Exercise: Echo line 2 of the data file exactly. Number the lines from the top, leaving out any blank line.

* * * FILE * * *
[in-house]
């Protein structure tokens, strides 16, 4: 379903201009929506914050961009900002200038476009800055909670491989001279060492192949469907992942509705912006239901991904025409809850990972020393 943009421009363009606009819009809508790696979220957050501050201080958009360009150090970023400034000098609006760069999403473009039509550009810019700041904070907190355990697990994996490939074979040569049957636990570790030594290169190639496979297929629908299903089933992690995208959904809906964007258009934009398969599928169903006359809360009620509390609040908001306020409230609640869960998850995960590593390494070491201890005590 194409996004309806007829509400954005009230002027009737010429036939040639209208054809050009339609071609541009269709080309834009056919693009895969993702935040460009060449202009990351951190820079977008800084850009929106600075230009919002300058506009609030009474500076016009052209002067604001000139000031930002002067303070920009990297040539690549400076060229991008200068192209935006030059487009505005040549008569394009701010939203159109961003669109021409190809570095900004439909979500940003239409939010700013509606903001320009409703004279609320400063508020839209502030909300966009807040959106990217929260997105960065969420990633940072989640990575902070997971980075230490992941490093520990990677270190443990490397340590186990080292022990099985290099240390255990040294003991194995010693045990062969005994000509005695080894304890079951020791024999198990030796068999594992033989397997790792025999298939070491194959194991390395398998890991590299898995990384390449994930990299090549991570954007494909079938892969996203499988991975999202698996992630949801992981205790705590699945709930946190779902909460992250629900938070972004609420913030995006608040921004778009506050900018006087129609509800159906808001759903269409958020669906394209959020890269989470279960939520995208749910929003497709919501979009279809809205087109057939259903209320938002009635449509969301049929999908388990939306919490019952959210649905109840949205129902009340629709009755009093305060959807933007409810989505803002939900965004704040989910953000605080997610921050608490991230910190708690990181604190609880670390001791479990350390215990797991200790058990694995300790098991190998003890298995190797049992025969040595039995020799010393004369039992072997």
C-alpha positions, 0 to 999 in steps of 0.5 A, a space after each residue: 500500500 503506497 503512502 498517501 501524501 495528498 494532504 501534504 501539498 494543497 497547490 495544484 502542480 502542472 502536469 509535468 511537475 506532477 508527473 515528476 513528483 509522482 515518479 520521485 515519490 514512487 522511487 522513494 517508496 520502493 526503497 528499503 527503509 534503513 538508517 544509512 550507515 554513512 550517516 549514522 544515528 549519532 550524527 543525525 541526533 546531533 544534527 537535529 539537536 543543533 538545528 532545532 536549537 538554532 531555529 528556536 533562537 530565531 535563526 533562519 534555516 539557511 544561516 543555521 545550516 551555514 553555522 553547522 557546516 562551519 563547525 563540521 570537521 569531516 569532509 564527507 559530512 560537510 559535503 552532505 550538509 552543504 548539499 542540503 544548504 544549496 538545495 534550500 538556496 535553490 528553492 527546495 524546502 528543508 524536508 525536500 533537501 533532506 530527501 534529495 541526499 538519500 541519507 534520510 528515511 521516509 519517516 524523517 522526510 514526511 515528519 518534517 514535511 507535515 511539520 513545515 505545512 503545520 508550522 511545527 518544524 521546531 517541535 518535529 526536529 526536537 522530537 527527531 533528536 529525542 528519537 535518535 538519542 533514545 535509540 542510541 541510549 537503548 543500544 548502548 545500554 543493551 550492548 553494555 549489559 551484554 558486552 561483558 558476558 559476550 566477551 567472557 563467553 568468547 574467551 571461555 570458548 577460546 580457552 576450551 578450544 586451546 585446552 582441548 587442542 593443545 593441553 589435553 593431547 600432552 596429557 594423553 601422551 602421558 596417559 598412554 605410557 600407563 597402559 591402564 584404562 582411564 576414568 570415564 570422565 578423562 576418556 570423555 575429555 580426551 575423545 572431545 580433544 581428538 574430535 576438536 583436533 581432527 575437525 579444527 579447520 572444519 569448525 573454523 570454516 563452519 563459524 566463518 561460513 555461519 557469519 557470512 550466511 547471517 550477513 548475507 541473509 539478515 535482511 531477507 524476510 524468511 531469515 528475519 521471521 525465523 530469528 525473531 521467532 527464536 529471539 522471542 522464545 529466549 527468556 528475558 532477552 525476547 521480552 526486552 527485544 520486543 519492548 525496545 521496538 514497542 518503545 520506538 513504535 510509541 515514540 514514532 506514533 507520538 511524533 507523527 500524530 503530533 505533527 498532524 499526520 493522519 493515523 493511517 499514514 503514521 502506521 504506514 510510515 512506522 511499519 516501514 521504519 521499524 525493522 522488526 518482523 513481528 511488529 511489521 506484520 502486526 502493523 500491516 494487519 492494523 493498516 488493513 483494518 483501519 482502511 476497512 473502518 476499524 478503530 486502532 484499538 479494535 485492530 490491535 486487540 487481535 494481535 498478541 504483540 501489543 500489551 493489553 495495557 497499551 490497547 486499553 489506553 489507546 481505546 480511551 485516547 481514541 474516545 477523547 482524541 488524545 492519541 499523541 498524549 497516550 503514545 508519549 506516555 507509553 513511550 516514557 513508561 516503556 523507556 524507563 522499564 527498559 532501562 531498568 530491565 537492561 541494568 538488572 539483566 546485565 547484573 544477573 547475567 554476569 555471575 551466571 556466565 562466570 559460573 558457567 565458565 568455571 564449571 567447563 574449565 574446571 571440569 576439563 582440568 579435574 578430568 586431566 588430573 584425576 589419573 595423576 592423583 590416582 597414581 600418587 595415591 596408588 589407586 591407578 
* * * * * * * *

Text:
């Protein structure tokens, strides 16, 4: 379903201009929506914050961009900002200038476009800055909670491989001279060492192949469907992942509705912006239901991904025409809850990972020393 943009421009363009606009819009809508790696979220957050501050201080958009360009150090970023400034000098609006760069999403473009039509550009810019700041904070907190355990697990994996490939074979040569049957636990570790030594290169190639496979297929629908299903089933992690995208959904809906964007258009934009398969599928169903006359809360009620509390609040908001306020409230609640869960998850995960590593390494070491201890005590 194409996004309806007829509400954005009230002027009737010429036939040639209208054809050009339609071609541009269709080309834009056919693009895969993702935040460009060449202009990351951190820079977008800084850009929106600075230009919002300058506009609030009474500076016009052209002067604001000139000031930002002067303070920009990297040539690549400076060229991008200068192209935006030059487009505005040549008569394009701010939203159109961003669109021409190809570095900004439909979500940003239409939010700013509606903001320009409703004279609320400063508020839209502030909300966009807040959106990217929260997105960065969420990633940072989640990575902070997971980075230490992941490093520990990677270190443990490397340590186990080292022990099985290099240390255990040294003991194995010693045990062969005994000509005695080894304890079951020791024999198990030796068999594992033989397997790792025999298939070491194959194991390395398998890991590299898995990384390449994930990299090549991570954007494909079938892969996203499988991975999202698996992630949801992981205790705590699945709930946190779902909460992250629900938070972004609420913030995006608040921004778009506050900018006087129609509800159906808001759903269409958020669906394209959020890269989470279960939520995208749910929003497709919501979009279809809205087109057939259903209320938002009635449509969301049929999908388990939306919490019952959210649905109840949205129902009340629709009755009093305060959807933007409810989505803002939900965004704040989910953000605080997610921050608490991230910190708690990181604190609880670390001791479990350390215990797991200790058990694995300790098991190998003890298995190797049992025969040595039995020799010393004369039992072997």